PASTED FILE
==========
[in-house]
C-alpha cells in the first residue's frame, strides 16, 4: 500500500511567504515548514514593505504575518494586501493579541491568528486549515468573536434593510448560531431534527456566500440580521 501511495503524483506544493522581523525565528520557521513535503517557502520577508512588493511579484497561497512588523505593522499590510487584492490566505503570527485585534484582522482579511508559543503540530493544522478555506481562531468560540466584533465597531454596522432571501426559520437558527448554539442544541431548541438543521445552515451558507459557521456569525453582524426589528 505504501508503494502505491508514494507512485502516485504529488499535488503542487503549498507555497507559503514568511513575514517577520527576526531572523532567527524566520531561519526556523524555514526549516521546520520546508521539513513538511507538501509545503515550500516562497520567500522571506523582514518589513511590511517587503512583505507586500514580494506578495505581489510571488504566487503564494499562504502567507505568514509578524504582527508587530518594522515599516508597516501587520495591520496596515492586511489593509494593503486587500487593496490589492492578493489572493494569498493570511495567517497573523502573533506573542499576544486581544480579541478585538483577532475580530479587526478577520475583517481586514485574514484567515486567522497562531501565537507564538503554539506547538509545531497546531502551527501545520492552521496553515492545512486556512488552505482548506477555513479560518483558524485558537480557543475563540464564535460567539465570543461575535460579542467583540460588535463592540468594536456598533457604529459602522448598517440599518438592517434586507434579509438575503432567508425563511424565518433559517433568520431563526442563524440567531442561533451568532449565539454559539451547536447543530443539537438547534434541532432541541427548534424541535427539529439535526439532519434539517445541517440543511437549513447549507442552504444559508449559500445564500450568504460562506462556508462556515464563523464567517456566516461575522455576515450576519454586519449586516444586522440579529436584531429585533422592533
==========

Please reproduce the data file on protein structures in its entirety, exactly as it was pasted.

[in-house]
C-alpha cells in the first residue's frame, strides 16, 4: 500500500511567504515548514514593505504575518494586501493579541491568528486549515468573536434593510448560531431534527456566500440580521 501511495503524483506544493522581523525565528520557521513535503517557502520577508512588493511579484497561497512588523505593522499590510487584492490566505503570527485585534484582522482579511508559543503540530493544522478555506481562531468560540466584533465597531454596522432571501426559520437558527448554539442544541431548541438543521445552515451558507459557521456569525453582524426589528 505504501508503494502505491508514494507512485502516485504529488499535488503542487503549498507555497507559503514568511513575514517577520527576526531572523532567527524566520531561519526556523524555514526549516521546520520546508521539513513538511507538501509545503515550500516562497520567500522571506523582514518589513511590511517587503512583505507586500514580494506578495505581489510571488504566487503564494499562504502567507505568514509578524504582527508587530518594522515599516508597516501587520495591520496596515492586511489593509494593503486587500487593496490589492492578493489572493494569498493570511495567517497573523502573533506573542499576544486581544480579541478585538483577532475580530479587526478577520475583517481586514485574514484567515486567522497562531501565537507564538503554539506547538509545531497546531502551527501545520492552521496553515492545512486556512488552505482548506477555513479560518483558524485558537480557543475563540464564535460567539465570543461575535460579542467583540460588535463592540468594536456598533457604529459602522448598517440599518438592517434586507434579509438575503432567508425563511424565518433559517433568520431563526442563524440567531442561533451568532449565539454559539451547536447543530443539537438547534434541532432541541427548534424541535427539529439535526439532519434539517445541517440543511437549513447549507442552504444559508449559500445564500450568504460562506462556508462556515464563523464567517456566516461575522455576515450576519454586519449586516444586522440579529436584531429585533422592533